Some 160 kilometers of oyster reefs are being built along the Alabama coast to help mitigate effects of the 2010 BP oil spill. In front of one barrier island, concrete reef balls and bags filled with oyster shells now absorb wave action that had chewed a foot-high edge on the island’s marshy shoreline. Accumulating sediment is extending the marsh, and scientists report oyster recruitment and increased bird and fish activity around the sites.
“Every mile of reef we put in protects about 10 acres of coastal habitat,” says Judy Haner, director of marine and freshwater programs for The Nature Conservancy in Alabama, which is collaborating on the reefs with the Alabama Coastal Foundation, Mobile Baykeeper and The Ocean Foundation. “This project has great potential to be replicated and used to advance large-scale restoration efforts across the Gulf of Mexico.”
Research shows that oyster reefs protect and stabilize shoreline, enhance estuary productivity, capture suspended sediment and improve water quality. During the past 100 years nearly 90 percent of natural oyster reefs in the Gulf of Mexico have been removed, the shell used for roadbeds and construction, or lost due to overfishing and declining water quality. This loss left the entire marine ecosystem more vulnerable to damage from the five-million-barrel Gulf oil spill in 2010. Oysters—sedentary organisms particularly susceptible to harm from oil and dispersant exposure—were also directly affected, with decreased recruitment of oyster larvae throughout the northern Gulf in 2010, 2011 and the fall of 2012. Building oyster reefs will not only help restore those losses, but make the Gulf system as a whole healthier and more resilient.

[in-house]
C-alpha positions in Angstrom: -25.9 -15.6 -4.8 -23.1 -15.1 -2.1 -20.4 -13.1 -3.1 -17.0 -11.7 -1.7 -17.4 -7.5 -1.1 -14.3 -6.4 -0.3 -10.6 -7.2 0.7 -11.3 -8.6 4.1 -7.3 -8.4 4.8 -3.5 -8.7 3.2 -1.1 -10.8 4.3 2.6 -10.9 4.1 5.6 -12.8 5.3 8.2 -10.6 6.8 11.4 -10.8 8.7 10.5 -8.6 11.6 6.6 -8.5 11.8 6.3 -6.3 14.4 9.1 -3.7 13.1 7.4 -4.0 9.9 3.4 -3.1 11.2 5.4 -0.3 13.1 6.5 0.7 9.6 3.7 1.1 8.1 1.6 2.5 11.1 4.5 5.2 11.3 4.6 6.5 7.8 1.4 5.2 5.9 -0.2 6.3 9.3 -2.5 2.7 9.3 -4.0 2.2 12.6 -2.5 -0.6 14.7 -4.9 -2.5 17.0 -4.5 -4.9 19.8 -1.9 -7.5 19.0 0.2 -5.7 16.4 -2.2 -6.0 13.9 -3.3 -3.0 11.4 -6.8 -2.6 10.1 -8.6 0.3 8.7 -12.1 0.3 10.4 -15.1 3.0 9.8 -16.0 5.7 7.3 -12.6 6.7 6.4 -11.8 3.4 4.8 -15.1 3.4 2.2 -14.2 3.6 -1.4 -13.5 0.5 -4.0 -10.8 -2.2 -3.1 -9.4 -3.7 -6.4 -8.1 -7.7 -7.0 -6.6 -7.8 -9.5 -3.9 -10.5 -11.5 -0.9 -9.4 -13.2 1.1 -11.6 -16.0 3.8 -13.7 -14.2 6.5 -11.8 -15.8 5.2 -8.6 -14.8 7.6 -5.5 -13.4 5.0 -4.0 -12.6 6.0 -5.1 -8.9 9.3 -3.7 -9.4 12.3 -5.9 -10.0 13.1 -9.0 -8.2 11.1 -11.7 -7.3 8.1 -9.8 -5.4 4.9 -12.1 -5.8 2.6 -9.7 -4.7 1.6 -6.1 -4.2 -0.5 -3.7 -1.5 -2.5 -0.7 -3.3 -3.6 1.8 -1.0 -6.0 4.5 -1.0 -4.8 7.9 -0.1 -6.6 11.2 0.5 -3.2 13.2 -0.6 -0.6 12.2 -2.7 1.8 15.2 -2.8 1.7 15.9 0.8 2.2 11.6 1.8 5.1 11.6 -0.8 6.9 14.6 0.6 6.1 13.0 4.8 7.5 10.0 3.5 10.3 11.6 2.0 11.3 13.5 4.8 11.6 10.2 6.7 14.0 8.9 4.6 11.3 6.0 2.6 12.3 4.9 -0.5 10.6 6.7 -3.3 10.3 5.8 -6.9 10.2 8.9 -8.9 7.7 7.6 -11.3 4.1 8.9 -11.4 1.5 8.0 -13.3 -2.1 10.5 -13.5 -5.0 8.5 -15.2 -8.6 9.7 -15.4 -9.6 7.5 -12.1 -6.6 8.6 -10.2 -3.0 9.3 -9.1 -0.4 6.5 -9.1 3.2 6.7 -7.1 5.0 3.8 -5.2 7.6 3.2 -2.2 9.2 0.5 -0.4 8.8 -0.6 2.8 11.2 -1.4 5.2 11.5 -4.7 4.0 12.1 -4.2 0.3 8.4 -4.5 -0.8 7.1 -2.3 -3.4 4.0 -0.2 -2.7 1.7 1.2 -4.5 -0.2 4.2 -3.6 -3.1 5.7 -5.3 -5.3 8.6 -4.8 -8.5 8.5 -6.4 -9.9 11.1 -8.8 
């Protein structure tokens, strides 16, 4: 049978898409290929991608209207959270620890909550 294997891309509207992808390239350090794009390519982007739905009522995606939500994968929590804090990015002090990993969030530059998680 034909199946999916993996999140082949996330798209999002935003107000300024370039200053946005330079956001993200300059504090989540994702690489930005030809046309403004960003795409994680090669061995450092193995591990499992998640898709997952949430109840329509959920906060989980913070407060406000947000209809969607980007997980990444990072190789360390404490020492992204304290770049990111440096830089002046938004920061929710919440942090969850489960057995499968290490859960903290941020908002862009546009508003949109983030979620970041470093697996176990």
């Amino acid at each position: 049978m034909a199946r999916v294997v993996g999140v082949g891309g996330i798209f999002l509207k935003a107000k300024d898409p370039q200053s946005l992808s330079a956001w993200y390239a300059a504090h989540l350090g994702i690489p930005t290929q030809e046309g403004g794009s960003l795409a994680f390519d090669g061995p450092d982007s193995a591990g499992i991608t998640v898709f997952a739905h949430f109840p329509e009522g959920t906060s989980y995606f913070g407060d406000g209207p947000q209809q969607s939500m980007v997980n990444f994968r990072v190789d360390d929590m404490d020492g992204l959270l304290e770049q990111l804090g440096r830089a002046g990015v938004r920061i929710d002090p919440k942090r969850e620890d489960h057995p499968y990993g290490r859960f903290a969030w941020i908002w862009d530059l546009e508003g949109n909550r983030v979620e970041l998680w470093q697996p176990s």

Read the full story at the Scientific American>>